I never imagined I would be standing ten feet away from one of the “founders” of the feminist punk movement known as riot grrrl, much less in Portsmouth, New Hampshire. To my pleasant surprise, I found myself at a killer, affordable ($18!) show with fifty odd people of all ages. The Julie Ruin, singer Kathleen Hanna’s recently-revived musical project, did not disappoint. This incredible show did not just fall out of the sky; hip bands have been flocking to the Seacoast thanks to 3S Artspace’s bold programming and well-developed connections with the outside music world. Not to mention their fostering of local talent.
3S is one of those places people are referring to when they say, “I wish there was a hip, versatile performance venue/space for the arts around here.” That’s exactly why young people in the Seacoast need to stand up and support one of the few spaces that institutionalizes the spirit of “Keep Portsmouth Loud.” There are plenty of voices that, with language straight out of the film Footloose, try to keep Portsmouth quiet, normal and boring. If 3S keeps doing what it does best, the voices won’t win!
3S Artspace was founded in 2009 as a nonprofit, non-commercial art gallery/mid-sized performance space to spice up the already-bustling Portsmouth arts scene. The building is a great example of adaptive reuse and was designed by McHenry Architecture, a Portsmouth-based firm. The design respects the original building’s industrial heritage while upgrading it for contemporary use. 3S occupies that edgy, not-too-big performance space that had been vacant for far too long. Everyone might think of Portsmouth when they think about the arts in New Hampshire but many people mistakenly assume they need to go to Boston to see the kind of talent 3S draws. The Julie Ruin are not the exception to the rule but an example of the high caliber of talent 3S attracts.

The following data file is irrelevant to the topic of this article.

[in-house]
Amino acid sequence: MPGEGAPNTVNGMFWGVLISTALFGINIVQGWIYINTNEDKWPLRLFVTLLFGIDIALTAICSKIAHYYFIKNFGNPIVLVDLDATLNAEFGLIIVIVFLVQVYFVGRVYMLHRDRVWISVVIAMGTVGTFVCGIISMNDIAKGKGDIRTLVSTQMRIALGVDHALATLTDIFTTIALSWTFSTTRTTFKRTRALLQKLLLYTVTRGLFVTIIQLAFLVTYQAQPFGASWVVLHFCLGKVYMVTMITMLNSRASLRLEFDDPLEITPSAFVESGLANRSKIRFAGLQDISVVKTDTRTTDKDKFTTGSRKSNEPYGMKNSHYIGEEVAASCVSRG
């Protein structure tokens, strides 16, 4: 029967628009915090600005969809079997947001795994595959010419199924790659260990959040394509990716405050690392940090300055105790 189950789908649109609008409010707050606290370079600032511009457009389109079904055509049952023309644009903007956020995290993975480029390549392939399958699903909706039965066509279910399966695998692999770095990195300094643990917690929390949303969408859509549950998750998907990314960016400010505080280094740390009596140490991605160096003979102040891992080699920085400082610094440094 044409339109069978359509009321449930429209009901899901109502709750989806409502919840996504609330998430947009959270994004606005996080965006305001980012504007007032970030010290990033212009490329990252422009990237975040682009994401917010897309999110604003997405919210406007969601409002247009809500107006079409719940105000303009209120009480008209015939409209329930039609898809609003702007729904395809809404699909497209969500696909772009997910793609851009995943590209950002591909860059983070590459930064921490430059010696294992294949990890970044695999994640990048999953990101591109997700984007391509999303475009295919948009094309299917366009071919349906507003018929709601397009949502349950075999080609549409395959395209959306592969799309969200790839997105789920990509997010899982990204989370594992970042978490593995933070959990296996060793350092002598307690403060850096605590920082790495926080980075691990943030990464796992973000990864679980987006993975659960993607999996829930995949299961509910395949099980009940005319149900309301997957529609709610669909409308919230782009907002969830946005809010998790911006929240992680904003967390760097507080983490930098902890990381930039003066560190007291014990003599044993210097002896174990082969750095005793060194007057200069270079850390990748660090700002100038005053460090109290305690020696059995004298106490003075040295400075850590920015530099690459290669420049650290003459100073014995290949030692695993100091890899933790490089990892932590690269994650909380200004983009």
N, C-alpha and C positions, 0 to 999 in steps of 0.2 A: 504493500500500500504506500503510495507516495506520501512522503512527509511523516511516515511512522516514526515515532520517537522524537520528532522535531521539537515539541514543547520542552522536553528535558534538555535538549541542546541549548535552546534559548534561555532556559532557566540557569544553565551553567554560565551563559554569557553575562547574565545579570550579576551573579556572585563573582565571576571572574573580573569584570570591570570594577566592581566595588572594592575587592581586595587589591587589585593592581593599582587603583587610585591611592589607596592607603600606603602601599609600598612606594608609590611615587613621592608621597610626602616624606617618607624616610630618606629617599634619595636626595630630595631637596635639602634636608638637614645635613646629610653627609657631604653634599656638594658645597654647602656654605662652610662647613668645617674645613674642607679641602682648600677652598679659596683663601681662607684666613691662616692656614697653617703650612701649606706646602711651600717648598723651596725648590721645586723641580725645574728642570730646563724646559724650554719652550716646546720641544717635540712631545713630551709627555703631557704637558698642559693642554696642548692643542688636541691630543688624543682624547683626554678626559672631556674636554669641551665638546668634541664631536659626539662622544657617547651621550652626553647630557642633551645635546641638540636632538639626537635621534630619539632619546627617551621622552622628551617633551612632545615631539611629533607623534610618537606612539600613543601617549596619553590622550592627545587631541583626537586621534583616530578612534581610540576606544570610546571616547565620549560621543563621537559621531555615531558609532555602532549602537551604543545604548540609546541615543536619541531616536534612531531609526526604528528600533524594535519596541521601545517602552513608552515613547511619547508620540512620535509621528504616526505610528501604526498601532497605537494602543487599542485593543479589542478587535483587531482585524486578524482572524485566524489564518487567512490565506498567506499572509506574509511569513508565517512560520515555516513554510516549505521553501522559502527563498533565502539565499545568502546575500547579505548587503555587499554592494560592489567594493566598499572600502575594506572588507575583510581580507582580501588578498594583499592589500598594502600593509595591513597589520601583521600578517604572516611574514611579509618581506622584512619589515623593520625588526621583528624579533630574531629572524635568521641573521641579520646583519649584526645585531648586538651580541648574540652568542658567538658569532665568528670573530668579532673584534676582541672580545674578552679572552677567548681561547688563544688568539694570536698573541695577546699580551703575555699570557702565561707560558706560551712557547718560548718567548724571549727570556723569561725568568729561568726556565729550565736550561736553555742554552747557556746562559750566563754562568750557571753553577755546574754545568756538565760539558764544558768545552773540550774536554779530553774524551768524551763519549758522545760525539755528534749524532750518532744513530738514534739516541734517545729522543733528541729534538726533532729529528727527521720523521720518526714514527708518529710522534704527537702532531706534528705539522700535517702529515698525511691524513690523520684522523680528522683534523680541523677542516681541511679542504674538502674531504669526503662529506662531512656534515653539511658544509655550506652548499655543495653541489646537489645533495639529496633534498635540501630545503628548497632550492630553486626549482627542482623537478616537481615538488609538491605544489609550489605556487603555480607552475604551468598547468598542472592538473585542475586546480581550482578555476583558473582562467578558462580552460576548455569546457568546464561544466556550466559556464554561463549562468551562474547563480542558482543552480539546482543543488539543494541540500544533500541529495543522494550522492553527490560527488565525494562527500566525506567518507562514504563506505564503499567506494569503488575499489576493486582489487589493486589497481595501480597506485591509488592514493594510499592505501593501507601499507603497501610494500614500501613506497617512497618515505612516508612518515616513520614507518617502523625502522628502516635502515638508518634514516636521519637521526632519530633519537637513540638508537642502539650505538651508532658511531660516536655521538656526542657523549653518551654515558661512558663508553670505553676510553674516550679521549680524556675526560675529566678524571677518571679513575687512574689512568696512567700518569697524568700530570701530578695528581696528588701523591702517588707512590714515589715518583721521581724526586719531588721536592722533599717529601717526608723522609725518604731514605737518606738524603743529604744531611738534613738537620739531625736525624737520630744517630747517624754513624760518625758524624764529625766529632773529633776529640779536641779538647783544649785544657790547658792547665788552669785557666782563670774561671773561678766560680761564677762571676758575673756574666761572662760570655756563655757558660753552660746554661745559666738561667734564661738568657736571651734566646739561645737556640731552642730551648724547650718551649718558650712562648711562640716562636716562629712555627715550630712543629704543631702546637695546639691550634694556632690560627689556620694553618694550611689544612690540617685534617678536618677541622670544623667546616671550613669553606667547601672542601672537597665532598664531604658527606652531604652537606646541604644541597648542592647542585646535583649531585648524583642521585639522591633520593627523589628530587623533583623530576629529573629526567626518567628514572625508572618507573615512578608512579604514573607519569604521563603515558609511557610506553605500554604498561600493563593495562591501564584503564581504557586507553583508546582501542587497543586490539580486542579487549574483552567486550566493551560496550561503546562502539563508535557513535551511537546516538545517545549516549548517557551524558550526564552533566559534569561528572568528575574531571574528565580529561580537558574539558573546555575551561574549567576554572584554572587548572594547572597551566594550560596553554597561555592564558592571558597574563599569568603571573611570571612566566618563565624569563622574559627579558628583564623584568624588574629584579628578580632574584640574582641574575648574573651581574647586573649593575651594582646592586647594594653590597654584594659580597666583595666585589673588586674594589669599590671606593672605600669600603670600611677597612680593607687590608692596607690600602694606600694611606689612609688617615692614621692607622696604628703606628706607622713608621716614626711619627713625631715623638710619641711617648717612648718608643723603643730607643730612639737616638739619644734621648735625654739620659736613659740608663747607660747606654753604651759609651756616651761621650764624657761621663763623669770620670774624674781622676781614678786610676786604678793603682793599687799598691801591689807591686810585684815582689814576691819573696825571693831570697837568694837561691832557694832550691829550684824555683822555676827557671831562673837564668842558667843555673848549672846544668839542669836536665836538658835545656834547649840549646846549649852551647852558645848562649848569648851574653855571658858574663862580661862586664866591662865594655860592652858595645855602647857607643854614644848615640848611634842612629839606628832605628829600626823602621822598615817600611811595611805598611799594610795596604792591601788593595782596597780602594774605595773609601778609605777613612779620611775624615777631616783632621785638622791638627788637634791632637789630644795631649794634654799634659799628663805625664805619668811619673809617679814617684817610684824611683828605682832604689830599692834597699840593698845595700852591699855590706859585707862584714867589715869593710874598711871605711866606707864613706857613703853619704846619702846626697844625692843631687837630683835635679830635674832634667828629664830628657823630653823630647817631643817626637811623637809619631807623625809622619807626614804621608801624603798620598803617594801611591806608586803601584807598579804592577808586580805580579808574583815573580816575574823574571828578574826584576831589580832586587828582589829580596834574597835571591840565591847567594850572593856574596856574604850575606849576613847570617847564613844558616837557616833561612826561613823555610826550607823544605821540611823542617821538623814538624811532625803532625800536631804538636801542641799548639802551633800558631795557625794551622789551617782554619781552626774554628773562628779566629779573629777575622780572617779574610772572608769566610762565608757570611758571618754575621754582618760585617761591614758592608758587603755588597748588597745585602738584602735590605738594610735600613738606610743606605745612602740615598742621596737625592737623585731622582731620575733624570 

Even if you’re not there for a show, 3S does not disappoint with their constantly-changing art exhibits and sister restaurant, Block Six. Block Six has some of the best cocktails around and great small plates such as polenta tots. The menu is slightly expensive but reasonable if you’re looking to have a cocktail and some snacks. It’s a great place to pre-game before you hit a local classic like The Rusty Hammer, The Thirsty Moose or The Press Room (my personal favorite).
The biggest problem with 3S is that not enough people know to go there! Until last Friday, I was one of those people. I would see the posters around town and think to myself, “That show looks really cool,” but I would never commit to walking the extra two blocks past downtown. Now I’ve seen the light. If you’re thinking about attending a show at 3S Artspace, do it!